When care equals Torture - page 3
I thought this article did a good job of describing what many of us in healthcare deal with on a regular basis. "At a certain stage of life, aggressive medical treatment can become sanctioned... Read More
0Mar 8, '12 by nerdtonurse?Your note wouldn't mean anything without a doctor's order. It's horrible that people can do everything they know to do, and still be full codes....
1Mar 20, '12 by Scarlette Wingsas a side note, it looks like i've already been relegated to the relative wasteland of "nursing news". is it just me or have threads been moved out of the general nursing discussion really quick lately. it would be nice to be allowed a spot in the general nursing discussion for more than just a few hours before it gets essentially filed away.
i think it is part of the present day theme of emails and short texts and any topic that lasts longer than an hour seems "old news."
2Mar 25, '12 by aznurse1Thank God someone is able to articulate these things in such a precise manner. When I complain about this, the feedback I get is, "maybe it's a time for you to find a new job, you're burned out."
Really? Well, yes, maybe I am burned out from working with the family members who are frantically trying to induce more active care for their 90 yr+ family member. I work with mostly geriatric patients, and if I had a dime for every family member who told me that, "you are not doing enough," I would not have to work anymore.
I think we have an obligation to protect patients from the scenario described in the above columns. I don't think it should be the choice of the family!! Call me radical, they don't know what they are choosing, they don't have to deliver the consequences.
If the family makes the choice to prolong the dying process, then let them deliver the torturous care that they want for the patient.
2Mar 25, '12 by EMSnut45, ADN, RN, EMT-PQuote from aznurse1Yes, I hear that exact response as well. It only makes me feel worse. The people who respond with that are not the ones who provide the bedside care to these patients. It's the support staff (chaplain, case manager, social worker, etc.) and my family. I wonder what their feelings would be if they had to provide the "torture" to these patients.When I complain about this, the feedback I get is, "maybe it's a time for you to find a new job, you're burned out."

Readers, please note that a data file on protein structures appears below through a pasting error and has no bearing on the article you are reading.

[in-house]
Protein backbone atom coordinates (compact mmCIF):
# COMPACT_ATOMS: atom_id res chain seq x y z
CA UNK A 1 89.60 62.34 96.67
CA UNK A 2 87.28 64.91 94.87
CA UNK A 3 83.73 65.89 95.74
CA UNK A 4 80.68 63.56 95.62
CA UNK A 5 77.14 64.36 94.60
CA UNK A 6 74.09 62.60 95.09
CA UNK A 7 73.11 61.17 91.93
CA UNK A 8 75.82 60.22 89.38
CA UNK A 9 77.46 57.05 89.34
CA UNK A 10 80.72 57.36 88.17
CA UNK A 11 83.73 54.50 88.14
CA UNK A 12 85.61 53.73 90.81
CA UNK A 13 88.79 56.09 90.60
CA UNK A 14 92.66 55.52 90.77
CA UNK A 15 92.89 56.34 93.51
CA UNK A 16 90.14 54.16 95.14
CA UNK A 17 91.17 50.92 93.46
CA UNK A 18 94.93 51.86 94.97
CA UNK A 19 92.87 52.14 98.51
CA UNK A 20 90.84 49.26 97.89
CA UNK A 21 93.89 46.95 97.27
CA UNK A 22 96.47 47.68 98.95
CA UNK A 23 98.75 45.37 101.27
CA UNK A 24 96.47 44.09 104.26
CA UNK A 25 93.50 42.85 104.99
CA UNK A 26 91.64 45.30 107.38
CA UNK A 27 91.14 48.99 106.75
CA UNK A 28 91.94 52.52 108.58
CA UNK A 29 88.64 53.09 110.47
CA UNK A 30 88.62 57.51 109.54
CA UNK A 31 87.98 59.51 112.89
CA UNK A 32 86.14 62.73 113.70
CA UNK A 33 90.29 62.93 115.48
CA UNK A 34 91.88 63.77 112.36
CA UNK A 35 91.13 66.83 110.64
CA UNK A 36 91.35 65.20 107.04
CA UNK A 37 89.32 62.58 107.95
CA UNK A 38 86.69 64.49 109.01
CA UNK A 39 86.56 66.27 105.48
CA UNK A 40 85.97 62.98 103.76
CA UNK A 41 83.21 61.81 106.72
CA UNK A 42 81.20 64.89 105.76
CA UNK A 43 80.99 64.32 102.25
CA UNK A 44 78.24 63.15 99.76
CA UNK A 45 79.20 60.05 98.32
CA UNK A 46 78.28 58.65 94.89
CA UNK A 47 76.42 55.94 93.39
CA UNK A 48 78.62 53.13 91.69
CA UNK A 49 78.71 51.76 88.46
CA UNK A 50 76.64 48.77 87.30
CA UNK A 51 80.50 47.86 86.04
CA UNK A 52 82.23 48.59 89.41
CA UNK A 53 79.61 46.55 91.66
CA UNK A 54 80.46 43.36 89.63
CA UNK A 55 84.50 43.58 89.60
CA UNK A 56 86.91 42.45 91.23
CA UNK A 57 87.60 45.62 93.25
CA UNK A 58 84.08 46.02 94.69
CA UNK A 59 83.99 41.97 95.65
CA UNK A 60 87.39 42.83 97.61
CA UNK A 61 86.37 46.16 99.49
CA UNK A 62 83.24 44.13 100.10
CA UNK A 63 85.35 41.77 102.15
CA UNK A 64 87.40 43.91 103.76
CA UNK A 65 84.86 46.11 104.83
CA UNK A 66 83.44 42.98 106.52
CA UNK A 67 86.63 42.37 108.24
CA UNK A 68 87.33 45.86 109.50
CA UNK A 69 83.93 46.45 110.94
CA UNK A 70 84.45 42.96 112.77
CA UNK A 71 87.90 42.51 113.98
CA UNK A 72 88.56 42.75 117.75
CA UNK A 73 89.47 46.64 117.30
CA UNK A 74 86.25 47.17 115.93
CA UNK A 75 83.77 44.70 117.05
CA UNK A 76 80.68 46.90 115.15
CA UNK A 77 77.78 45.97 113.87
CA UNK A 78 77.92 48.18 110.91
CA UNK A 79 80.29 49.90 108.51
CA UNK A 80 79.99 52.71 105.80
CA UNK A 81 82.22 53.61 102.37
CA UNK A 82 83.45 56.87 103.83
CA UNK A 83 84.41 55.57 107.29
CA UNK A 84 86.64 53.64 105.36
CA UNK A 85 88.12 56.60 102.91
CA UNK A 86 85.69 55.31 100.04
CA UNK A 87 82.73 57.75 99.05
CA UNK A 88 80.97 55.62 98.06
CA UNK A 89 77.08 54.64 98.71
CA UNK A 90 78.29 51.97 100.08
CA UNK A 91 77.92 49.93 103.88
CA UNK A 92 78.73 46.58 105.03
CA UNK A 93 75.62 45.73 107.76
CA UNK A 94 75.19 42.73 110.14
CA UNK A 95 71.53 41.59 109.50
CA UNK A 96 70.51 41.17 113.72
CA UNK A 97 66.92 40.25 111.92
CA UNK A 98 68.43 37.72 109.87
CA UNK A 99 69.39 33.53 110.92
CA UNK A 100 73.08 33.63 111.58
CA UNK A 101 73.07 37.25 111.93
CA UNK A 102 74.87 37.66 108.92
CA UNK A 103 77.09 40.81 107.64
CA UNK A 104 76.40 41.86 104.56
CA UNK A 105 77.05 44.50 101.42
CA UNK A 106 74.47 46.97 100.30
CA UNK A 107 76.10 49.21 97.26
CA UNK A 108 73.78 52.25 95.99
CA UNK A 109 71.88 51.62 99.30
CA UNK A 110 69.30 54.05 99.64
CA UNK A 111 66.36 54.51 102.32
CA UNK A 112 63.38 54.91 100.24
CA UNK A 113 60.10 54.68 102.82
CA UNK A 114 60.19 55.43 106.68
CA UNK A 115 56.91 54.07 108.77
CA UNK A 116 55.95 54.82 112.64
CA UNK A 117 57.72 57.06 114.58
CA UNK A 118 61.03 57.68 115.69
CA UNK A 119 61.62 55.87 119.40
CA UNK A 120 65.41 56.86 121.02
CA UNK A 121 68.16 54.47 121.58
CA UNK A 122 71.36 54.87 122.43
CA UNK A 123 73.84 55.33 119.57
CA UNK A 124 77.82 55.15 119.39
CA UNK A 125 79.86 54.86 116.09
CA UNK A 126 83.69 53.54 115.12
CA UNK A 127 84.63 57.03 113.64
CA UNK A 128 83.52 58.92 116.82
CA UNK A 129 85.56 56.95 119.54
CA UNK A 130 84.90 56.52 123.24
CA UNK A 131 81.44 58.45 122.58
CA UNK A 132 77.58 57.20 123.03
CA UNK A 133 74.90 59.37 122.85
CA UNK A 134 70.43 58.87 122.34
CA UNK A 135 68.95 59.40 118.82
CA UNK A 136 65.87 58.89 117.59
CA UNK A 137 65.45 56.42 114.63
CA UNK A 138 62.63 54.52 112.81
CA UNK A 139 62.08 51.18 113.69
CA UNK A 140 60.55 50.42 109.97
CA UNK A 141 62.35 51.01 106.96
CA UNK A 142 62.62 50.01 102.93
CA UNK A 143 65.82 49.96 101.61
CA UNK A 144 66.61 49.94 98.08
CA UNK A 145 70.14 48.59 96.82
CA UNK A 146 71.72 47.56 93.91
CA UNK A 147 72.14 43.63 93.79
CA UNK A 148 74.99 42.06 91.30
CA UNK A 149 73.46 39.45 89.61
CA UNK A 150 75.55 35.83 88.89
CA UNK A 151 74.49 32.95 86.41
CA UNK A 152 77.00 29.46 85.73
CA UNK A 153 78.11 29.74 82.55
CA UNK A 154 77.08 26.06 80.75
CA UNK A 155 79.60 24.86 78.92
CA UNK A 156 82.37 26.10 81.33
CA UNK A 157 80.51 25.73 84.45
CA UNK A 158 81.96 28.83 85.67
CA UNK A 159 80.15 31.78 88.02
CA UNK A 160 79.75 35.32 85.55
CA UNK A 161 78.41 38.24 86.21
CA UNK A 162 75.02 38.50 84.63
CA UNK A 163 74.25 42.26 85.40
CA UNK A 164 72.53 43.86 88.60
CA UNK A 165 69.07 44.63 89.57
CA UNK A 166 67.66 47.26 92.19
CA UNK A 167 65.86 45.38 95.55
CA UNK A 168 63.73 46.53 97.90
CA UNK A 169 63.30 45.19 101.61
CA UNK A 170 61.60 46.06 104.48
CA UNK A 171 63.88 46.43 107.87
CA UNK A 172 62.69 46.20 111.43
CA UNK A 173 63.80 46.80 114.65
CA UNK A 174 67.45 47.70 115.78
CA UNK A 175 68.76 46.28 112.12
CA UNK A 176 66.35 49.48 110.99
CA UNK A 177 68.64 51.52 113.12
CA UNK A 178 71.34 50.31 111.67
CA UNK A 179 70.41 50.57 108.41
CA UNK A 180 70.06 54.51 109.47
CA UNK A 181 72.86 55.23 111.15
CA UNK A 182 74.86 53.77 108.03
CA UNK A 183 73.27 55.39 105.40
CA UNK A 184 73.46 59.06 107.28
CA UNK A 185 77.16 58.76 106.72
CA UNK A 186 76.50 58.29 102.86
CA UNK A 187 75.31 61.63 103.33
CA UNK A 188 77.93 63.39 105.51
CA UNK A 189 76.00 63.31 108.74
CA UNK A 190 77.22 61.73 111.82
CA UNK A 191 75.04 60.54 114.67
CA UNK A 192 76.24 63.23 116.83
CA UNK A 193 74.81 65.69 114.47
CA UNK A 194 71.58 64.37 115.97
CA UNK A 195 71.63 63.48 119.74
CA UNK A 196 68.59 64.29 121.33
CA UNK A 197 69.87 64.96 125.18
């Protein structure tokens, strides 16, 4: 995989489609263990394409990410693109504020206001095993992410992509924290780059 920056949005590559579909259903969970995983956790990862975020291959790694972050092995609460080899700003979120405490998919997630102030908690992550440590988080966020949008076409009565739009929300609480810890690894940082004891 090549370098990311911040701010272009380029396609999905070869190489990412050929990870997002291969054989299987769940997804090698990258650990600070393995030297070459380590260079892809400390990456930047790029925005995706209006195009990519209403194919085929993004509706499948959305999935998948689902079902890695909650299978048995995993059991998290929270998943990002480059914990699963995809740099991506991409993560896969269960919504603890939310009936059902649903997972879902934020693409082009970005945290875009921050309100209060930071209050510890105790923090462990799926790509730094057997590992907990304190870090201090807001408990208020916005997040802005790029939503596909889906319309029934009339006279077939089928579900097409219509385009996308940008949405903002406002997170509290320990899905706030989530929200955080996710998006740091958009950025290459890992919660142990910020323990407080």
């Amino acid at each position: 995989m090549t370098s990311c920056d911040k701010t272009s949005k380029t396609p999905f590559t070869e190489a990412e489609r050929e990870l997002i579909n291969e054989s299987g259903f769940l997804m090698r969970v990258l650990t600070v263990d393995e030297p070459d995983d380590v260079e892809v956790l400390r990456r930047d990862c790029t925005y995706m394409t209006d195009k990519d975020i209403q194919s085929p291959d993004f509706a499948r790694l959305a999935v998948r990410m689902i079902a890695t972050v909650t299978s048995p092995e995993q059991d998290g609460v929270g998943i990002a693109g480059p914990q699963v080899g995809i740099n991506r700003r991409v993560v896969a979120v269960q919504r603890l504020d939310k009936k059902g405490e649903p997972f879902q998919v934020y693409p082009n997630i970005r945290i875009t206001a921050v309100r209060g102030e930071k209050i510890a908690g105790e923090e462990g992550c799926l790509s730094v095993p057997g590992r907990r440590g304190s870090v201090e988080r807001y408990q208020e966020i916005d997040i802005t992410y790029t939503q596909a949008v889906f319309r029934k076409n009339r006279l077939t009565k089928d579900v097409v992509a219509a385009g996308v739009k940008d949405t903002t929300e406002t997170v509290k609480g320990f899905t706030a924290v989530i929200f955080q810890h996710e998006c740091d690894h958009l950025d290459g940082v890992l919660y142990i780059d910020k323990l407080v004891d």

I recently cared for an elderly patient who had not eaten (per the family) for three months due to low appetite, nausea, vomiting, and abdominal pain. The patient was so malnurished that they had 4+ pitting edema and weeping all over. Pretty much every organ system was failing, and the CT scan showed abcesses vs mets throughout the abdominal cavity. Anyone with any medical knowledge knows that a healthy person would have difficulty recovering from a large abdominal surgery let alone multi-system organ failure. But this patient was going to have to overcome these with baseline extreme malnurishment and overall low reserve. Did the docs ever speak of this with the family? Of course not! They wisked the patient off to surgery and the patient continues to do poorly. It would have been totally appropriate to have sat down with the family prior to surgery and explained the situation, ask what their ultimate goals were, and explain that their loved one was most likely not ever going to fully recover from this if they even made it out of the ICU. These kind of talks just don't happen often enough.
Ok... I feel better now that I have vented!
0Mar 25, '12 by chew92I have been a nurse 38 years in many different settings. I have seen this dilemma many times. After many years working with physicians and hospital administrators and chaplains other nurses, and the community at a large country trauma center we developed an ethics committee and encouraged a residency training team in palliative medical care be funded at our medical center. This has worked very well to discuss patient, family, doctor, nurse social worker and community concurs about care appropriate to give our patients.
An ethics committee recommendation is made and documented in the patient's chart with the notation that these recommendations are ethical not legal recommendations. The patient's attending physician makes decisions about care for the patient with patient and family input after the ethics committee's analysis which includes the family.
The ethic committee's work in the hospital made a path for the hiring of a palliative care physician for consults to support the patient's physician problem solve with the patient/family appropriate interventions. This systematic approach including all of the disciplines of care in the hospital was profoundly satisfying as we all saw that the patient got the best outcomes from this approach per the patient's/family report.
2Mar 25, '12 by EMSnut45, ADN, RN, EMT-PEthics committee!?!? Yeah, that's a joke at the hospital that I work at. We have brought cases to them, and they only side with the family and have stated that they will never state anything against what the family wishes.
It all comes down to $$$. If the ethics committee makes a recommendation against what the family wants, the family will not return to our hospital.
1Mar 25, '12 by woohI tried to get an ethics committee consult once. Got the run around until it was too late to do anything anyway. Supposedly it's better now (as we ramped things up trying to get Magnet again.) I'll believe it when I see it...